Survivors and family members of the USS Cole bombing find justice in the killing of an Al-Qaeda terrorist

For the victims whose lives were forever changed by the evil acts of Ayman al-Zawahiri, the drone attack last weekend that killed the 71-year-old terrorist means their suffering has not been forgotten .

Retired Navy Commander. Kirk Lippold, commanding officer of the guided-missile destroyer Cole when the ship was attacked during a resupply operation in Aden, Yemen, in 2000, killing 17 sailors and wounding 39, said he was satisfied after the announcement on Monday of the success of the resulting American operation. in the death of Zawahiri.

“I don’t get any happiness or joy out of it. What I get out of it is a sense of satisfaction that the US government is committed to holding terrorists accountable for killing Americans,” Lippold said in an interview with on Wednesday.

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The White House announced on Monday that Zawahiri was killed in Kabul, Afghanistan, early Sunday morning local time, swept away as he stood on his balcony by Hellfire missiles sent from an unmanned aerial system.

Zawahiri was one of the world’s most wanted terrorists, an Egyptian surgeon and current al-Qaeda leader who, along with the group’s founder Osama bin Laden, planned terror attacks that killed more than 3,200 people and in injured 10,500 others. These include the attacks on US embassies in Tanzania and Kenya in 1998; the Cole; and the World Trade Center, Pentagon and Somerset County, Pennsylvania, September 11, 2001.

The strike was the first US operation in Afghanistan since the withdrawal of US troops last August, ending more than 20 years of war that has killed 2,455 US troops, including 13 in the final sortie.

President Joe Biden said in a televised address on Monday that Zawahiri had made videos in recent weeks calling for attacks on the United States and allied countries.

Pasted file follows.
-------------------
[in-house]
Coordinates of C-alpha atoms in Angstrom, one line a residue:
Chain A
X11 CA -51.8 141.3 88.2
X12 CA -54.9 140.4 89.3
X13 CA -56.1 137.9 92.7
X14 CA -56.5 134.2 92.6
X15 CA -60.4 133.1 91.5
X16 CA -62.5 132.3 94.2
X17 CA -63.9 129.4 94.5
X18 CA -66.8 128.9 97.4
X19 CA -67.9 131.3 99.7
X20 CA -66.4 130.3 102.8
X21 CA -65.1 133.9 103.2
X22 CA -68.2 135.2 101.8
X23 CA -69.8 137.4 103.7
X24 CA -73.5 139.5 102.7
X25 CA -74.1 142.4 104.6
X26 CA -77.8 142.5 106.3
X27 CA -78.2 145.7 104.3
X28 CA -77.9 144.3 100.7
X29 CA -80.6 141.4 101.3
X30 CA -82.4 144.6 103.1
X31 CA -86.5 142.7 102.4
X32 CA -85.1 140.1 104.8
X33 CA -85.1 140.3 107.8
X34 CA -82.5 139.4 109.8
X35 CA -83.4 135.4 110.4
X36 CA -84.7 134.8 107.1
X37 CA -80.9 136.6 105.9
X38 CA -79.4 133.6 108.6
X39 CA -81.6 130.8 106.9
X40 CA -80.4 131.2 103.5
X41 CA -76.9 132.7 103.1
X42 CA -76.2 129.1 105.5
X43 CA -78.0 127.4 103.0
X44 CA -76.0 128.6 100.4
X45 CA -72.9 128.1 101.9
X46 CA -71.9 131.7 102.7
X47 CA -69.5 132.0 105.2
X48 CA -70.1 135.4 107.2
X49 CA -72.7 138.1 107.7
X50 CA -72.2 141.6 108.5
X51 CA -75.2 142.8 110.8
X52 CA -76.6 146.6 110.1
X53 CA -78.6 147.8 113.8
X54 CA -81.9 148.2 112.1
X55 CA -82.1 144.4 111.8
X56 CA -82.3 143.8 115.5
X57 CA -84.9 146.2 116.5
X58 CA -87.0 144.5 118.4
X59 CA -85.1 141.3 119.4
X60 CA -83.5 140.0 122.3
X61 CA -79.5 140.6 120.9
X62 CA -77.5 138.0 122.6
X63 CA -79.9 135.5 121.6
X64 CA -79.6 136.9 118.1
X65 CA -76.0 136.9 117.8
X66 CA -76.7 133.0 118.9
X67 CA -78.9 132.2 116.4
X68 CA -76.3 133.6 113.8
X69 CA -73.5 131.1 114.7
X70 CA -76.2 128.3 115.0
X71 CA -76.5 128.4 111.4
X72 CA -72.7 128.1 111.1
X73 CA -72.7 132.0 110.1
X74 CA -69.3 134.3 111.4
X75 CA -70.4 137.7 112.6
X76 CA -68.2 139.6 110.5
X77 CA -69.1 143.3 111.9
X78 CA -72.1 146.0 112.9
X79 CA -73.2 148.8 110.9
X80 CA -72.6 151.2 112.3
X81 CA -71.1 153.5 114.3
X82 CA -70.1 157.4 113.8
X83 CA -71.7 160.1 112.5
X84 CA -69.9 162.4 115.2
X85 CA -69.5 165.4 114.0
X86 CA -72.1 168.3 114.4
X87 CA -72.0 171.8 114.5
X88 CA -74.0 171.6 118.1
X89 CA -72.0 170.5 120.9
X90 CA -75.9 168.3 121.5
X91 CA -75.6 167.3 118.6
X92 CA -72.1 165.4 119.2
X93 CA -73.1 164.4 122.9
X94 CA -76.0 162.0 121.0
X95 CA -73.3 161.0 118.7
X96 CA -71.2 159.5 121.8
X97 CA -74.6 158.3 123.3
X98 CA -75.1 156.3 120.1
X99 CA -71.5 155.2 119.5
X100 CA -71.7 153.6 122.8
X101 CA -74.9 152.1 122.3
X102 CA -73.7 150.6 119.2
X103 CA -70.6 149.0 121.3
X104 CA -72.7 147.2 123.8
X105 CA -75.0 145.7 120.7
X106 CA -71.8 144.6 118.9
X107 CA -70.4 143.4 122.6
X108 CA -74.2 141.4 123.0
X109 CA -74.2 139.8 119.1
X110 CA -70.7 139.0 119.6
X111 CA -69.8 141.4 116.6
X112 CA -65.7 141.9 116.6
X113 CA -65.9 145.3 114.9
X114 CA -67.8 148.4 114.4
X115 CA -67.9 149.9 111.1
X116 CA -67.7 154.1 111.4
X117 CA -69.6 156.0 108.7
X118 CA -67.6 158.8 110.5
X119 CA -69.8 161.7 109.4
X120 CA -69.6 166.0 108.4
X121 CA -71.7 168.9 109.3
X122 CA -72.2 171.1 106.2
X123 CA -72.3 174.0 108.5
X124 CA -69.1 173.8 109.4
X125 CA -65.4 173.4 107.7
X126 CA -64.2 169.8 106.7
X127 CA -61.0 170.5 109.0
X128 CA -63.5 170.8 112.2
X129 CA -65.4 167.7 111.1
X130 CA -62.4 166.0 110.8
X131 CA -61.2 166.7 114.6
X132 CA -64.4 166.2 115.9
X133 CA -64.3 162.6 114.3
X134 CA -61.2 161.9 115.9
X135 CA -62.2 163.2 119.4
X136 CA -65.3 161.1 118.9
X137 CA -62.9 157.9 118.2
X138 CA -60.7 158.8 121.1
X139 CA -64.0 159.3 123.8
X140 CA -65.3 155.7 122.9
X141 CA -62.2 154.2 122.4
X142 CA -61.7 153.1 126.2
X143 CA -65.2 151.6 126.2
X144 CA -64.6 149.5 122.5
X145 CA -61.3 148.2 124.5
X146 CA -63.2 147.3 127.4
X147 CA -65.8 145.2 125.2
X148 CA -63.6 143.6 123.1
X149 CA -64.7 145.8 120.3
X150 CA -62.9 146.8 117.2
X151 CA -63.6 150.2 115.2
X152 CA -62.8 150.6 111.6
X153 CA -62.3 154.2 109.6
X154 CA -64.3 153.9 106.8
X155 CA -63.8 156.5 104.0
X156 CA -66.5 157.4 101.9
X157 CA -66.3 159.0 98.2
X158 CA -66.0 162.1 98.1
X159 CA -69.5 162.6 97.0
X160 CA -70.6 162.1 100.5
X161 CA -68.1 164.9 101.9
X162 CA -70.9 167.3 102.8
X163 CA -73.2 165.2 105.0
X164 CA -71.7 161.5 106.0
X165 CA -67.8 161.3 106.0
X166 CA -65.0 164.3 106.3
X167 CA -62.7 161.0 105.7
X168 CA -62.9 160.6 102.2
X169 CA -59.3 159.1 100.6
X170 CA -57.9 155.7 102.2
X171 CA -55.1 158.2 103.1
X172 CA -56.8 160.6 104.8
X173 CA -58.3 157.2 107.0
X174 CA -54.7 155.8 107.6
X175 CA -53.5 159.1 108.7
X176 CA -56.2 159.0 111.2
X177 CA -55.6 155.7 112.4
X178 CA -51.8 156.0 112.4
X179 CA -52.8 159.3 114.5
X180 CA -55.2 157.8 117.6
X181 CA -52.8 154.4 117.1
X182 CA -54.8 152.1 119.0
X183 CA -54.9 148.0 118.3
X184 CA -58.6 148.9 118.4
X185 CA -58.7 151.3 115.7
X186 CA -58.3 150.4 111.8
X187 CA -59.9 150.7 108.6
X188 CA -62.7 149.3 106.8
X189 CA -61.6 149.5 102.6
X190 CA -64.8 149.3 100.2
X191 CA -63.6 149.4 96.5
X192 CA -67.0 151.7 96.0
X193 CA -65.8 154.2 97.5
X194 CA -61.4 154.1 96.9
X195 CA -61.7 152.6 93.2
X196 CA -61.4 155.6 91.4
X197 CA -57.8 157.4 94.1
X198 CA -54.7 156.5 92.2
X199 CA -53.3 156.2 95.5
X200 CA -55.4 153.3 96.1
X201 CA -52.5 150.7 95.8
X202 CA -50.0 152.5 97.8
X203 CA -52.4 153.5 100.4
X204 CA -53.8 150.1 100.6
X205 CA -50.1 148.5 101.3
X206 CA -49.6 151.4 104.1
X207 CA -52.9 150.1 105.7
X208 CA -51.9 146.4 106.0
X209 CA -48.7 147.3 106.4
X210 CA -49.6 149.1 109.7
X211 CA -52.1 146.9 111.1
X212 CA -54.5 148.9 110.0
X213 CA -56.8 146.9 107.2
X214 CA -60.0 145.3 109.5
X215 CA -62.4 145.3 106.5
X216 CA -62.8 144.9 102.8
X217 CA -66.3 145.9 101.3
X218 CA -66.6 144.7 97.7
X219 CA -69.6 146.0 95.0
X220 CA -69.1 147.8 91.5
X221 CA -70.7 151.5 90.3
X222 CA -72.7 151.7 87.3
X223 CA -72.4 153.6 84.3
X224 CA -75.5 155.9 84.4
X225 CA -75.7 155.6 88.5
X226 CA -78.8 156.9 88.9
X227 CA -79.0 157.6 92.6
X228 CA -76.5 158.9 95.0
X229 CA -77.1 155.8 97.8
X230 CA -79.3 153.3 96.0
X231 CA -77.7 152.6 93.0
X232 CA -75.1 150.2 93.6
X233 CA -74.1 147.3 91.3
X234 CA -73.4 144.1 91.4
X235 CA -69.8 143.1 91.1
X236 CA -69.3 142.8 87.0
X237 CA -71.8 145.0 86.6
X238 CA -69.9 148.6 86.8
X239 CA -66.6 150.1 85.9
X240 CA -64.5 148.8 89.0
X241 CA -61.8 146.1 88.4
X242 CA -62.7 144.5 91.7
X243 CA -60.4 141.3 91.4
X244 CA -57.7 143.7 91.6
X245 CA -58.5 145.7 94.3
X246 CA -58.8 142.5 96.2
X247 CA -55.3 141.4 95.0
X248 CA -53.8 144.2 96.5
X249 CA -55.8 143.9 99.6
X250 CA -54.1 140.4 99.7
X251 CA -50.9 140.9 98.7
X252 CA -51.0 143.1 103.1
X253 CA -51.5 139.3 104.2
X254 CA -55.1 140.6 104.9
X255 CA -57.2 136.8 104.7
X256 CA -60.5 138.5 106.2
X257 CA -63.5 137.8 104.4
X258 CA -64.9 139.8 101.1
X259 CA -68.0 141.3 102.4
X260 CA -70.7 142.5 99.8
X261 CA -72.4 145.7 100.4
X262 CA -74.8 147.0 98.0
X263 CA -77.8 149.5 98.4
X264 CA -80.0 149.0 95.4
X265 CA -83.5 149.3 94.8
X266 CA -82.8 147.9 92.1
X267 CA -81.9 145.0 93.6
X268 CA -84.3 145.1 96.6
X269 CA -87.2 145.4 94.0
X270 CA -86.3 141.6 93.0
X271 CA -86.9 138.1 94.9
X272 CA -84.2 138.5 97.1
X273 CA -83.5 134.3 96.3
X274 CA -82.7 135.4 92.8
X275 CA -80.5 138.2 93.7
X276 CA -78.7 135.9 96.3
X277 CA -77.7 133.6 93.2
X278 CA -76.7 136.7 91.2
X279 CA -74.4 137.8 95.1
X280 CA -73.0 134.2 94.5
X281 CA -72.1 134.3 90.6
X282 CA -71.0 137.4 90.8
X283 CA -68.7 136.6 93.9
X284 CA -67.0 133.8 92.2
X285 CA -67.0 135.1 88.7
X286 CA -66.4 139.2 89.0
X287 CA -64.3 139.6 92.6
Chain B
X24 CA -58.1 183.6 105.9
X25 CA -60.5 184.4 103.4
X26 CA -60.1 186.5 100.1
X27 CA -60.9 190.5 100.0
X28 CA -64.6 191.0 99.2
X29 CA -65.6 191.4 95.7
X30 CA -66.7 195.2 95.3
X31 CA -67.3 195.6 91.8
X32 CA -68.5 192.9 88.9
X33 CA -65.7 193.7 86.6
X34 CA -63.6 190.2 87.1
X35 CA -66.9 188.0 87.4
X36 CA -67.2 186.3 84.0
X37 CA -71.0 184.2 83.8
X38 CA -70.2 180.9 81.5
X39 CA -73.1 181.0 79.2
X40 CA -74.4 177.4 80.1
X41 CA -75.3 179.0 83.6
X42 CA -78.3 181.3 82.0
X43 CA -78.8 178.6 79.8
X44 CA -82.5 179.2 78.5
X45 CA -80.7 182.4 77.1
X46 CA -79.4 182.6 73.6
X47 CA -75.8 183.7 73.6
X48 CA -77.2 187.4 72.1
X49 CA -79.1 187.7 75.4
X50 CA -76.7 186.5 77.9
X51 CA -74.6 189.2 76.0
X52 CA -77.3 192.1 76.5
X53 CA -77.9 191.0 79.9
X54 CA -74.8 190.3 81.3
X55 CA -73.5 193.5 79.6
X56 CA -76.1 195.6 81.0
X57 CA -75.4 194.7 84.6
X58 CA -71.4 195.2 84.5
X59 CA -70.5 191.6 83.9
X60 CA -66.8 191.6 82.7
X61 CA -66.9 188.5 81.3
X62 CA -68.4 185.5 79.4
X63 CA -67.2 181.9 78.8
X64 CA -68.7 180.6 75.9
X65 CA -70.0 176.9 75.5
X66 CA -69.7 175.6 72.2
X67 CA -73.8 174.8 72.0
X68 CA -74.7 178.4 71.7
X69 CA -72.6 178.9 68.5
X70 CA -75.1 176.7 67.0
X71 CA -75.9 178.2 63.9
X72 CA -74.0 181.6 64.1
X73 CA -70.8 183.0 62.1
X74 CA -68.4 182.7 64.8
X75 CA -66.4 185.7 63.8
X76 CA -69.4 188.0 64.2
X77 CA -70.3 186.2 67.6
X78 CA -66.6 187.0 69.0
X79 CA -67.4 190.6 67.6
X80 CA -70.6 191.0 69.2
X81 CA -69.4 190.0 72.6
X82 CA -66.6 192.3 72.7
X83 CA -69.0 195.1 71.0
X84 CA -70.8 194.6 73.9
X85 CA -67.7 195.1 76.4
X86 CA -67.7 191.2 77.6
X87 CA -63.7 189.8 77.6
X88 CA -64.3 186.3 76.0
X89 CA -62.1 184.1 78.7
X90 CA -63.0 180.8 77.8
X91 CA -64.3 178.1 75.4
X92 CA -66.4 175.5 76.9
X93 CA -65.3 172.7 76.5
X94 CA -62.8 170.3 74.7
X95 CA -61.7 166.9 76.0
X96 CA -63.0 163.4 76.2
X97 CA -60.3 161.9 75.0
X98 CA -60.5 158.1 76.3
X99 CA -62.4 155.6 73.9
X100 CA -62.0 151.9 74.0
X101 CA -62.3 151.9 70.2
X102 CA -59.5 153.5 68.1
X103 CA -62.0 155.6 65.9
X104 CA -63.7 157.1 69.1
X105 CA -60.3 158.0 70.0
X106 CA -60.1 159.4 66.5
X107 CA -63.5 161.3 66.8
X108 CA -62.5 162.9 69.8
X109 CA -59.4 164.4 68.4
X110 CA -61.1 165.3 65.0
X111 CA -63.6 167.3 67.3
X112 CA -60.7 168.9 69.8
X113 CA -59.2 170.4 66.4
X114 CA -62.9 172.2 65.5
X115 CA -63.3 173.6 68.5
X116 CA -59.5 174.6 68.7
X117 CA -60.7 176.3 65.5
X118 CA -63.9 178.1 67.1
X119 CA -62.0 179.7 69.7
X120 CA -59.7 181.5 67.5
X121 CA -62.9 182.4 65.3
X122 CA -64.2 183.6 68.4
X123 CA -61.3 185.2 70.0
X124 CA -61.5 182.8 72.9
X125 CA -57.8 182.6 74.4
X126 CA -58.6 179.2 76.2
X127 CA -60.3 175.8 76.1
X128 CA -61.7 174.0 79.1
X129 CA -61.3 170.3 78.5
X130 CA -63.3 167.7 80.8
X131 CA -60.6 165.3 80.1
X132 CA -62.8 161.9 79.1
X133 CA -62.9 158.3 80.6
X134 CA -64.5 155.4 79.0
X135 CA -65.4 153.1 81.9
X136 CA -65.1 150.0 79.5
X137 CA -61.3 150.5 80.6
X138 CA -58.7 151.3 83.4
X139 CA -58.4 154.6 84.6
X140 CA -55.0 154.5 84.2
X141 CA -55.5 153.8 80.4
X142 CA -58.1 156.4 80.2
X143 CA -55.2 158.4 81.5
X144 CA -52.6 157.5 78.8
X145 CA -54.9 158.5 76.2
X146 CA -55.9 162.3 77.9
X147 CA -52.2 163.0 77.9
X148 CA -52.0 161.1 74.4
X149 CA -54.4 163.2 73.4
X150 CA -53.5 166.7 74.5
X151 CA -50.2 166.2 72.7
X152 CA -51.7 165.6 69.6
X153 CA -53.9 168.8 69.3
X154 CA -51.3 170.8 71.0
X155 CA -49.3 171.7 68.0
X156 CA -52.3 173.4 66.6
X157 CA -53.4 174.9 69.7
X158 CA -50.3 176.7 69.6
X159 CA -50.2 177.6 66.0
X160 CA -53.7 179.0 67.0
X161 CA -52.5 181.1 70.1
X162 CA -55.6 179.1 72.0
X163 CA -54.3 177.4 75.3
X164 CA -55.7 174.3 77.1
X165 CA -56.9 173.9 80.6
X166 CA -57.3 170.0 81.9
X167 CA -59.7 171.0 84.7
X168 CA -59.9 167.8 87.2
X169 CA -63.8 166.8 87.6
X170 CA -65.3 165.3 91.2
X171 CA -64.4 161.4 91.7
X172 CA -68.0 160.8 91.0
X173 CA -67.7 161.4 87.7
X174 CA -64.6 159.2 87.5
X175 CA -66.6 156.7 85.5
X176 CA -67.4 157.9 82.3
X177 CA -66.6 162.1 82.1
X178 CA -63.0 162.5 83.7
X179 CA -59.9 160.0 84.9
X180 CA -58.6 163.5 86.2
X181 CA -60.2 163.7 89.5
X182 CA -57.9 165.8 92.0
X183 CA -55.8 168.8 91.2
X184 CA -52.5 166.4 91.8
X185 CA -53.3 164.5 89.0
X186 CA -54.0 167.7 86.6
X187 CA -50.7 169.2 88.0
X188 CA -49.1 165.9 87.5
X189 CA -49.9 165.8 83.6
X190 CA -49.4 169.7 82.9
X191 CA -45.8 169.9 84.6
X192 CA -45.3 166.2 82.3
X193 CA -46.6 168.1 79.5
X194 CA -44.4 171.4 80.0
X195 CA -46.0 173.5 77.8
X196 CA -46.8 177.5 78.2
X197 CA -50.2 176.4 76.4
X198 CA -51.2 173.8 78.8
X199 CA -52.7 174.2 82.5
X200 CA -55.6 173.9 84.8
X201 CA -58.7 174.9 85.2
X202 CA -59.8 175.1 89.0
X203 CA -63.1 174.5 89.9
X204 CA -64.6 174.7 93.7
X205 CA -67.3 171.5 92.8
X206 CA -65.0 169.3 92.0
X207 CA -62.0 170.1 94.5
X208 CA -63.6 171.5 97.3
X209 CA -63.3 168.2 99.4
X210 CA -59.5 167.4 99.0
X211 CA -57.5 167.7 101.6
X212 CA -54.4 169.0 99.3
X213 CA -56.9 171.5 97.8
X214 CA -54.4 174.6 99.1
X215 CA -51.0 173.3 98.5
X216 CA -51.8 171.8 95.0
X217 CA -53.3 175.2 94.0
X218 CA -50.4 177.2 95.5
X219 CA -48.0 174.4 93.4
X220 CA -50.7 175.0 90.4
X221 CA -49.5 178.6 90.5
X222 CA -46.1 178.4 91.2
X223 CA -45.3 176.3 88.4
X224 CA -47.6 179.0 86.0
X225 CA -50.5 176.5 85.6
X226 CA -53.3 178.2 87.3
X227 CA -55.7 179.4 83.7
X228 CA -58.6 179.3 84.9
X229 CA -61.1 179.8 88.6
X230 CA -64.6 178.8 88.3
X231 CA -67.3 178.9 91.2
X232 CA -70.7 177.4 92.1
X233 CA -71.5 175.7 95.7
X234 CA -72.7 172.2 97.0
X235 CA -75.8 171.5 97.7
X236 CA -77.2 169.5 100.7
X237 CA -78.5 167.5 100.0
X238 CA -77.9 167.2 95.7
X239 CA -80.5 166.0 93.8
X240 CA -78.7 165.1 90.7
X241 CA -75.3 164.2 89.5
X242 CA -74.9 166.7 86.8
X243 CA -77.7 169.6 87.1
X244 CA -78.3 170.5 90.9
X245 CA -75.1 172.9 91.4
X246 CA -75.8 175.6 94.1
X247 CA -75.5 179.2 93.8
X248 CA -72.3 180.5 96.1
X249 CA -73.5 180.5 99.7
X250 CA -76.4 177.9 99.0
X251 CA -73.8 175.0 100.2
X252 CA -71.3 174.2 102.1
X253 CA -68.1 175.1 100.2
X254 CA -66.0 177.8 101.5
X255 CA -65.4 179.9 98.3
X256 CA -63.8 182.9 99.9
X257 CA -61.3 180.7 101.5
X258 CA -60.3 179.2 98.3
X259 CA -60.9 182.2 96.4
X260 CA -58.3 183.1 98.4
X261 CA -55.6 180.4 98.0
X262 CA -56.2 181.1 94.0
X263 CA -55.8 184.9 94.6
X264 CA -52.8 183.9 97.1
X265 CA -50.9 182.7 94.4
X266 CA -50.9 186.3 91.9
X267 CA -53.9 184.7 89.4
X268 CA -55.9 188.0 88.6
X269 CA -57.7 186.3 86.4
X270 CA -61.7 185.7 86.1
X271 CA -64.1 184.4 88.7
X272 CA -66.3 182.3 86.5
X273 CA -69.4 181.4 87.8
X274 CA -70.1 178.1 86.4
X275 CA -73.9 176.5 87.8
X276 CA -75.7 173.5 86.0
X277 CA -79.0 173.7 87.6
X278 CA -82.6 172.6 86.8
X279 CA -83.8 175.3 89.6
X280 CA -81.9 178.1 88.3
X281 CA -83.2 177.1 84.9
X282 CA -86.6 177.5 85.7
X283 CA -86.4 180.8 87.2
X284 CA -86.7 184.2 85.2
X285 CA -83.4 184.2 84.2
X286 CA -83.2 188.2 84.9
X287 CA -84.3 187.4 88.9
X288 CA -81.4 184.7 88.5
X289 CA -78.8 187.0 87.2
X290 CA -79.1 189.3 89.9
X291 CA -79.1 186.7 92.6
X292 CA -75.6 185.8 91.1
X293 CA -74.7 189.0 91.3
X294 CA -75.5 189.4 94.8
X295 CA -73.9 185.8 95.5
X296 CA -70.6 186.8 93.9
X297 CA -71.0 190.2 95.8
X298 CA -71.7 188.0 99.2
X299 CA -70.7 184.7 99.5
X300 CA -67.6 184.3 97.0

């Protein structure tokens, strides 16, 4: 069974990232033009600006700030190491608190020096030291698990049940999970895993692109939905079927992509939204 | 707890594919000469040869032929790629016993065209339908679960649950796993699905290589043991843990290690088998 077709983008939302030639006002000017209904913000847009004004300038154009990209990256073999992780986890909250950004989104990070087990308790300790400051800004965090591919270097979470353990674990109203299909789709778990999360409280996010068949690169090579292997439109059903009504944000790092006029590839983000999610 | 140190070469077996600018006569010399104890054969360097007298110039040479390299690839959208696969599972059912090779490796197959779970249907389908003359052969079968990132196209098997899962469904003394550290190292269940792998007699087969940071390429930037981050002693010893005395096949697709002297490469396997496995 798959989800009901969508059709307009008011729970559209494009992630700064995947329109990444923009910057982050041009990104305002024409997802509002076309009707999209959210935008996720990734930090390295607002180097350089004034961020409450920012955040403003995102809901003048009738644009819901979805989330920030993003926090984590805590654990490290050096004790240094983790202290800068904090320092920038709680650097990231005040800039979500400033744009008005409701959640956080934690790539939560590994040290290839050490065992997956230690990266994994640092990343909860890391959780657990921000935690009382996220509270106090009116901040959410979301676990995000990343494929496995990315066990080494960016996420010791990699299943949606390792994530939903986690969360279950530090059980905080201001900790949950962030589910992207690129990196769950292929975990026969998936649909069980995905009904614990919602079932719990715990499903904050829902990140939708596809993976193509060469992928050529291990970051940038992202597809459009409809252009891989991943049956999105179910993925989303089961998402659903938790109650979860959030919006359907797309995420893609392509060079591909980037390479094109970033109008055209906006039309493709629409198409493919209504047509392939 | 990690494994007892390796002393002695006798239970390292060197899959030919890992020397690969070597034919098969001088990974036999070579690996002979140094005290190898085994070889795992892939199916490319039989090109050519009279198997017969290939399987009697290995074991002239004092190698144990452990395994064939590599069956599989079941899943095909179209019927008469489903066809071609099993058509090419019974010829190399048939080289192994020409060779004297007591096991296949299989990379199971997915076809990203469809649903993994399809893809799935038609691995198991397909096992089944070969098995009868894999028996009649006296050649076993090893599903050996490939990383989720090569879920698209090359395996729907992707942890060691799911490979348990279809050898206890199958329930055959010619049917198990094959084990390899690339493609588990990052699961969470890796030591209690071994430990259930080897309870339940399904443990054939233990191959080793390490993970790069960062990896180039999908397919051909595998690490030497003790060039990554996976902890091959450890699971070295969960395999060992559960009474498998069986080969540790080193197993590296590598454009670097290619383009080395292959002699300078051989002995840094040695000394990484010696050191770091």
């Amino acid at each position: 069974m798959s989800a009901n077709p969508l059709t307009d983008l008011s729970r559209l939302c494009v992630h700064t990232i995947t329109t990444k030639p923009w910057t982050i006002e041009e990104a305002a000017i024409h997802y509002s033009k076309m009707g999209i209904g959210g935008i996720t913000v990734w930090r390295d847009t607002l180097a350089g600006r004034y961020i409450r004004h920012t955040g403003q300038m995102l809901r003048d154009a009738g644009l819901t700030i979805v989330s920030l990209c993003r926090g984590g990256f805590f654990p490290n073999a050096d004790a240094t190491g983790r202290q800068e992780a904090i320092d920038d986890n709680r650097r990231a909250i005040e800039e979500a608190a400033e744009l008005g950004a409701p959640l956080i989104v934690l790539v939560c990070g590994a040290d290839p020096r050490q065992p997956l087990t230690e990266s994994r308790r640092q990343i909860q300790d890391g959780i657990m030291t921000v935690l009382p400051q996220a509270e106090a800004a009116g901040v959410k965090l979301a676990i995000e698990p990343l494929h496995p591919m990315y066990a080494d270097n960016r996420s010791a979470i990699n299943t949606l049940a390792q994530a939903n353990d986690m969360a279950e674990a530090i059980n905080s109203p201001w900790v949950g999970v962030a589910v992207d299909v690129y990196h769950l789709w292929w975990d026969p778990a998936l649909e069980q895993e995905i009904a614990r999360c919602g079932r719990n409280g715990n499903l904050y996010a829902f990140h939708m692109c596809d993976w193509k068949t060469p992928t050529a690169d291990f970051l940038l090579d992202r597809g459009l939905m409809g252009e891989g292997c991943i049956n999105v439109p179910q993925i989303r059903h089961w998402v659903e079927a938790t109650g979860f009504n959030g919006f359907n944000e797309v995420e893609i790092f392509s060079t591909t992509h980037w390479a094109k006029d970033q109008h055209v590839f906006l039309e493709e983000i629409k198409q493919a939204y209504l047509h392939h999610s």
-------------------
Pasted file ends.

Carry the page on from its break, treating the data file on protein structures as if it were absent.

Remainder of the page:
“Now justice has been served and this terrorist leader is no more,” Biden said.

On October 12, 2000, the Cole had docked in Aden for a refueling operation when officers maneuvered a small boat alongside the vessel and detonated over 400 pounds of explosives. The explosion ripped a 40 by 45 foot hole in the ship at her waterline, sparking a valiant effort to save the vessel.

Among the 17 sailors who died was apprentice signalman Cherone Gunn, 22, of Virginia Beach, Va. Gunn’s brother Jamal, who still lives in Virginia Beach, told local news channel WTKR that his brother was a “great man”.

“[Zawahiri] didn’t just play a major role in my brother’s death. He played a major role in al-Qaeda in general, so I’m happy to see him brought to justice,” Gunn said.

The Zawahiri strike marked the fourth time in two decades that Cole staff and families have learned that those responsible for the attack have paid for their actions with their lives.

In 2002, a 25-year-old bombing suspect, Sameer Mohammed al-Hada, blew himself up with a grenade as security forces closed in to arrest him in Aden. He and two sisters had deep ties to al-Qaida, with a sister married to one of the 9/11 hijackers on American Airlines Flight 77, which crashed into the Pentagon, and a another sister married to a known Yemeni terrorist.

In 2011, before dawn on May 2, US forces attacked Osama bin Laden’s compound in Abbottabad, Pakistan and killed the al-Qaida leader, shooting him in his third-floor bedroom. His body was buried at sea by American sailors from the aircraft carrier Carl Vinson.

In January 2019, Al-Qaeda operative Jamel Ahmed Mohammed Ali Al-Badawi, one of the terrorists involved in Cole’s planning, was killed in a US airstrike in Yemen.

And now, Zawahiri.

“It is very gratifying to see that we have very dedicated professionals still serving our government who are willing to invest time and resources over the years to develop the solution that allows us to conduct highly effective strikes like we did it against al-Zawahiri,” Lipold said.

Another suspect, Saudi Abd al-Rahim al-Nashiri, is being held in Guantanamo military detention center in Cuba, where he has been held since 2006. His case has been pending trial since 2011.

Lippold’s naval career was derailed by the attack, but the service later concluded that he had taken reasonable precautions to protect and save his ship. He said he kept in touch with Cole’s former crew as well as his family members and, like them, had “lots of painful memories” when something like the Zawahiri strike happened.

“As well, however, they, like me, have a sense of satisfaction that our government has not forgotten and that we will hold these people accountable, even if it happens decades after their act,” Lippold said.

— Patricia Kime can be reached at [email protected] Follow her on Twitter @patriciakime

Related: The downside: US strike shows Afghanistan is still a terrorist base

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